If readers think I agree or sympathise with every commenter they are wrong.

I'm simply not prepared to proscribe freedom of speech...unlike those who are the subject of this post.

Michael Wynd said...

I think the "lofty" editorial writer was just showing frustration that they did not have control of the issues of the day as they had before blogging became widespread. That loss of control causes them the yearn for the days when the public at large could not comment in a public forum. The climate change is a good example where groupthink of editorial writers who take their cues from fashionable dinner party conversation is challenged.

Mike Steinberg said...

I think part of the reason for dismissing someone like MacVicar as a "nutter" is that it avoids having to actually consider his arguments.

Why would any intelligent person want to avoid opposing arguments? Because they might threaten a sacred value. You see the same thing in discussions of religion. The response is to simply demonise the heretic.

There was a fascinating article in the NY Times a year ago about Jonathan Haidt's talk on sacredness and bias in social science research.

Haidt notes:

The fields of psychology, sociology and anthropology have long attracted liberals, but they became more exclusive after the 1960s, according to Dr. Haidt. “The fight for civil rights and against racism became the sacred cause unifying the left throughout American society, and within the academy,” he said, arguing that this shared morality both “binds and blinds.”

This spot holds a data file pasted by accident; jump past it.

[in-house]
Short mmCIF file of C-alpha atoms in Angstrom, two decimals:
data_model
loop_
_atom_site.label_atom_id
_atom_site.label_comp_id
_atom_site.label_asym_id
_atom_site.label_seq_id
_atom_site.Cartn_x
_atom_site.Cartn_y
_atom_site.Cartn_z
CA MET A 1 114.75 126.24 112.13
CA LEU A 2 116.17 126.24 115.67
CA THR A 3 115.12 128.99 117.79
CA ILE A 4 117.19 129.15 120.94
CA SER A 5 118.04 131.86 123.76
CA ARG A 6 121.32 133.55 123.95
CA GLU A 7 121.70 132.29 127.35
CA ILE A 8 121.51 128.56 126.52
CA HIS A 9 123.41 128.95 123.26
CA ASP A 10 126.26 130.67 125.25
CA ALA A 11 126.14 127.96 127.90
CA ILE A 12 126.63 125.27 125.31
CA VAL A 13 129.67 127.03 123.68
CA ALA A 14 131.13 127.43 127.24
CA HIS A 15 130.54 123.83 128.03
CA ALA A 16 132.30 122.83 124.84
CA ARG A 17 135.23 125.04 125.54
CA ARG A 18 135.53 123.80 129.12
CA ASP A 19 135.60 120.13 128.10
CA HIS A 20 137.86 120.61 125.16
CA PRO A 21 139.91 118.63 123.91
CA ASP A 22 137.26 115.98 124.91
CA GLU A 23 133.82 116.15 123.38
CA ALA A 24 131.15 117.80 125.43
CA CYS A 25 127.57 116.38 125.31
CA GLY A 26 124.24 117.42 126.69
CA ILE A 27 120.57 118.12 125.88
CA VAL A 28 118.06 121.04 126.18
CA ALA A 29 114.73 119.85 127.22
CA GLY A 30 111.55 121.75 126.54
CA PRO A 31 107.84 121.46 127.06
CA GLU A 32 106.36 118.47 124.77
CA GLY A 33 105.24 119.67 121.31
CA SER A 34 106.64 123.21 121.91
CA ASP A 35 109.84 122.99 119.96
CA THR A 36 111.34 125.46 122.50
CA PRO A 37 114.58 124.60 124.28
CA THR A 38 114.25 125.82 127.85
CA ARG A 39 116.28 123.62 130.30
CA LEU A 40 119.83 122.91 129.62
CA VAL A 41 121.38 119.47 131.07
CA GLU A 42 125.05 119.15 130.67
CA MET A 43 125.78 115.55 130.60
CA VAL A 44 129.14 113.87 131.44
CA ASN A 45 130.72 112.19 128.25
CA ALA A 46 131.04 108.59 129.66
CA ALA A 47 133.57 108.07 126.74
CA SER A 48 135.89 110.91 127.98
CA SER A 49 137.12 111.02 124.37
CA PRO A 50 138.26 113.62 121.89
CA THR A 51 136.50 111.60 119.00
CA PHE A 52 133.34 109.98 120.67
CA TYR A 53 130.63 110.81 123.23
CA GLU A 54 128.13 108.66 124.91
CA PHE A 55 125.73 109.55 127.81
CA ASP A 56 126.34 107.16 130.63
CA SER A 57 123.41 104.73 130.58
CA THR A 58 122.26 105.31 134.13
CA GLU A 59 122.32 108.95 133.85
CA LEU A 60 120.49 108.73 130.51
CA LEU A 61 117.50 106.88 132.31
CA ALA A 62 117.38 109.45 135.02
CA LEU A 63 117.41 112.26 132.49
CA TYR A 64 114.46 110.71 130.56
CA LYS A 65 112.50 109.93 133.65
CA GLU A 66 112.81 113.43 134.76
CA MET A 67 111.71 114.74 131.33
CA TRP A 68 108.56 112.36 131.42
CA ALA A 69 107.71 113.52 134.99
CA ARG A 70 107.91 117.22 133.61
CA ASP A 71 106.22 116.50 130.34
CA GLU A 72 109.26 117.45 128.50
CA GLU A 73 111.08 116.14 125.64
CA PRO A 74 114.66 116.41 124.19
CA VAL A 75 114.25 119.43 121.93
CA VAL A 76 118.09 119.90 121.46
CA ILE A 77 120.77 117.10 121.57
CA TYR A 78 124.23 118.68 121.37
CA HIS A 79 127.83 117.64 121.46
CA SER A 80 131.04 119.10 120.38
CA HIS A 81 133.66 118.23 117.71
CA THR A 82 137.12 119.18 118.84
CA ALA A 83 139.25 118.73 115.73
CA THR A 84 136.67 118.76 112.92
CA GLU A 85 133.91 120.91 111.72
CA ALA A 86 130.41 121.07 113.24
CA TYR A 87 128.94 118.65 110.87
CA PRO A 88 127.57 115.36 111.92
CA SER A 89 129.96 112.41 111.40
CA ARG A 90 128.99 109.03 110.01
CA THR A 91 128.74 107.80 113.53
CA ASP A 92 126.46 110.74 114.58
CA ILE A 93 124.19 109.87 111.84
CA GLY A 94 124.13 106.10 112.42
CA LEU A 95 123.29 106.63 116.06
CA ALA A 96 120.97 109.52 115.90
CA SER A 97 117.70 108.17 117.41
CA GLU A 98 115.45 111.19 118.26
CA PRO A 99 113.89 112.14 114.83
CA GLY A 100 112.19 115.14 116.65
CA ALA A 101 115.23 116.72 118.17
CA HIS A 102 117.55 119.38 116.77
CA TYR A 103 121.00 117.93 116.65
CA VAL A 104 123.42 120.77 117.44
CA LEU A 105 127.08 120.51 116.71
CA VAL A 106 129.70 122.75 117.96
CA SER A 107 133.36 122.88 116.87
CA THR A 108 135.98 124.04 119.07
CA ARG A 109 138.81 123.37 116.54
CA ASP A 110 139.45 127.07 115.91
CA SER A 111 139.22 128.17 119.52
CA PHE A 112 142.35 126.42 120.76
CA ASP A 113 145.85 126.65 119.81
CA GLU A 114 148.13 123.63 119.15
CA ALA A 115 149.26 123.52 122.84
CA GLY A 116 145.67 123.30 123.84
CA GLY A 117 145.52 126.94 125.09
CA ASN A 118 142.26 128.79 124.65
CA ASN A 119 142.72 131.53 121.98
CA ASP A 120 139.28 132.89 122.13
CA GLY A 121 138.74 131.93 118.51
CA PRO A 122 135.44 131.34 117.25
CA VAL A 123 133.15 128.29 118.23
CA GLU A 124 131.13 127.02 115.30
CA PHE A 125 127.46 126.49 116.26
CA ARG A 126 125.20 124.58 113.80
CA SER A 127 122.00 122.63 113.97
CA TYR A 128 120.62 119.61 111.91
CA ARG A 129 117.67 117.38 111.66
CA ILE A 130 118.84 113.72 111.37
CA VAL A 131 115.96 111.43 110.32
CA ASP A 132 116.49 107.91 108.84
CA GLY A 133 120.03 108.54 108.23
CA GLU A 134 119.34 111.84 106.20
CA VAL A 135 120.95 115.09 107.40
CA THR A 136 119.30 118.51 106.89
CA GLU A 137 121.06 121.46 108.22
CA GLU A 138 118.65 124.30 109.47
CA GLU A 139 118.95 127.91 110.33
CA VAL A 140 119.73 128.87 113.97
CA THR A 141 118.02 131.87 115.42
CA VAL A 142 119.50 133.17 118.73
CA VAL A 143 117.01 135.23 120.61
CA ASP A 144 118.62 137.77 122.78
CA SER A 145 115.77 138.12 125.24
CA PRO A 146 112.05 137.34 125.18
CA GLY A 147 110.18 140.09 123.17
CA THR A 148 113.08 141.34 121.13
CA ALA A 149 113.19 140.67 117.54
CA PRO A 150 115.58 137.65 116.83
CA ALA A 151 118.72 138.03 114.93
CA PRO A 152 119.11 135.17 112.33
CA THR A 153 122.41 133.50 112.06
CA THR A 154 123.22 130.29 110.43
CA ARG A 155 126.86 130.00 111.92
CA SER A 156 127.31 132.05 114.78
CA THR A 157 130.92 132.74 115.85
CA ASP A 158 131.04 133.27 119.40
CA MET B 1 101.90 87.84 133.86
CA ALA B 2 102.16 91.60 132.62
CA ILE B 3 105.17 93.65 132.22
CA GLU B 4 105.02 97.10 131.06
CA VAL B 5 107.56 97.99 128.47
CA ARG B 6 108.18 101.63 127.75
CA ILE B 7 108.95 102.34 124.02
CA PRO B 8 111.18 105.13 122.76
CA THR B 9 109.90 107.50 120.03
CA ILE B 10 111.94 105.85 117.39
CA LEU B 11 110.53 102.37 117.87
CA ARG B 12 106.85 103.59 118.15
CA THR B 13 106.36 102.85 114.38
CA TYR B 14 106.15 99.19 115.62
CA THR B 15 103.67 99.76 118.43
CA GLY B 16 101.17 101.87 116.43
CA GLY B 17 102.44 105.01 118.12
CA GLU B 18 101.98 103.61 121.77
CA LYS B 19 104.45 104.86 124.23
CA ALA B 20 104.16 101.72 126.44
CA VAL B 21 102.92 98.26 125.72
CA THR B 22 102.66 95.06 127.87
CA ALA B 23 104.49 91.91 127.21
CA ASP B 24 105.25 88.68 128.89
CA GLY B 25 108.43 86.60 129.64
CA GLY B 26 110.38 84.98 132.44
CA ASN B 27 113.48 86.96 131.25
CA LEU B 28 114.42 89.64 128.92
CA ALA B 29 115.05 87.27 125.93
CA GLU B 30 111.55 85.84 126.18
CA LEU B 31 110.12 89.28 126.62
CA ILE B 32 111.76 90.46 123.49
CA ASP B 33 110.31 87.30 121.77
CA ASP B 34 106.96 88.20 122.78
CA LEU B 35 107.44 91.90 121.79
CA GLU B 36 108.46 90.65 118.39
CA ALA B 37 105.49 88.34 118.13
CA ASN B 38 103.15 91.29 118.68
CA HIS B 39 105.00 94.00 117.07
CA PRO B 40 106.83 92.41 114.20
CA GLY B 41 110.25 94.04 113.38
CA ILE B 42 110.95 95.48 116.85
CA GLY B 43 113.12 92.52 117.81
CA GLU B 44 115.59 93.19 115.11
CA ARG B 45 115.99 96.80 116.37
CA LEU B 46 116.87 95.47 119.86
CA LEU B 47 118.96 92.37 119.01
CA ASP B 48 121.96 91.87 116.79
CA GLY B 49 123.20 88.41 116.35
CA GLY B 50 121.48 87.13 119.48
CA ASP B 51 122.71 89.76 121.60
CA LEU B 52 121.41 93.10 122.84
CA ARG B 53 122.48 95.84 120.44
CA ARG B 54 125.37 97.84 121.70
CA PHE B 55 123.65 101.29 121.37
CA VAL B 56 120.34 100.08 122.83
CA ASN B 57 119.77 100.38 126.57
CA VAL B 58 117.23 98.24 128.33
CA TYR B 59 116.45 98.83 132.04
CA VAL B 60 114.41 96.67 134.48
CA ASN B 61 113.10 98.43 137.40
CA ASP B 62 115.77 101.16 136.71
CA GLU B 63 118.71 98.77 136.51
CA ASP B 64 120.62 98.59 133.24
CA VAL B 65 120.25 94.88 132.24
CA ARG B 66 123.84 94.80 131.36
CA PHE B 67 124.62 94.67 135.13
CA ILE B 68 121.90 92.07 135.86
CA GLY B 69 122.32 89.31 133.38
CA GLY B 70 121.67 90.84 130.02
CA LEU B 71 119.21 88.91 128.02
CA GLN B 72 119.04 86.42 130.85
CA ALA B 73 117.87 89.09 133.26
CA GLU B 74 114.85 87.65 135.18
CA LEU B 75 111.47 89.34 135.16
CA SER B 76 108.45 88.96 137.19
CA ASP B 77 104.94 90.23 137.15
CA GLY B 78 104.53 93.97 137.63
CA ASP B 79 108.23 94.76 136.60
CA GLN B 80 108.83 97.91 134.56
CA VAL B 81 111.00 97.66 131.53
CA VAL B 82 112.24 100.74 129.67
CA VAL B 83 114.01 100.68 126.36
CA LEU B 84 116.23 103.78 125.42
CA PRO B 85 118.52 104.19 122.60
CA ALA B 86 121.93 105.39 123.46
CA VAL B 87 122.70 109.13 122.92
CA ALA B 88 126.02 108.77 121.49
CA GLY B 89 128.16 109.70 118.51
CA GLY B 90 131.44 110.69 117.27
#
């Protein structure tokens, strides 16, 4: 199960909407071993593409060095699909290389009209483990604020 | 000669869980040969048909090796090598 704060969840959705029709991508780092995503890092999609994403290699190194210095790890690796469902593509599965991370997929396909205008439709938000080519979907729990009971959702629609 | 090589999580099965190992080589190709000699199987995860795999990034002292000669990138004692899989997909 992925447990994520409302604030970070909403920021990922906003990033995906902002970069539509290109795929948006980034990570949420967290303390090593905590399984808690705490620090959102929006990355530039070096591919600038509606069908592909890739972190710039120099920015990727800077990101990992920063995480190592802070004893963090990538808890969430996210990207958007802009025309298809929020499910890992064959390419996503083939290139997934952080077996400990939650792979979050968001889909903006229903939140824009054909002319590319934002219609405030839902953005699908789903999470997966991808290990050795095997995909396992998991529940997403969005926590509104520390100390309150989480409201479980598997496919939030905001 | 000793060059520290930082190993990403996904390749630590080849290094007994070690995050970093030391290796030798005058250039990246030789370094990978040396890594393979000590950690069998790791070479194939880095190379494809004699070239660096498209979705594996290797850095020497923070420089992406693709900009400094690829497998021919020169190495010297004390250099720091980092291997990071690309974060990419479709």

“If a group circles around sacred values, they will evolve into a tribal-moral community,” he said. “They’ll embrace science whenever it supports their sacred values, but they’ll ditch it or distort it as soon as it threatens a sacred value.” It’s easy for social scientists to observe this process in other communities, like the fundamentalist Christians who embrace “intelligent design” while rejecting Darwinism. But academics can be selective, too, as Daniel Patrick Moynihan found in 1965 when he warned about the rise of unmarried parenthood and welfare dependency among blacks — violating the taboo against criticizing victims of racism.

“Moynihan was shunned by many of his colleagues at Harvard as racist,” Dr. Haidt said. “Open-minded inquiry into the problems of the black family was shut down for decades, precisely the decades in which it was most urgently needed. Only in the last few years have liberal sociologists begun to acknowledge that Moynihan was right all along.”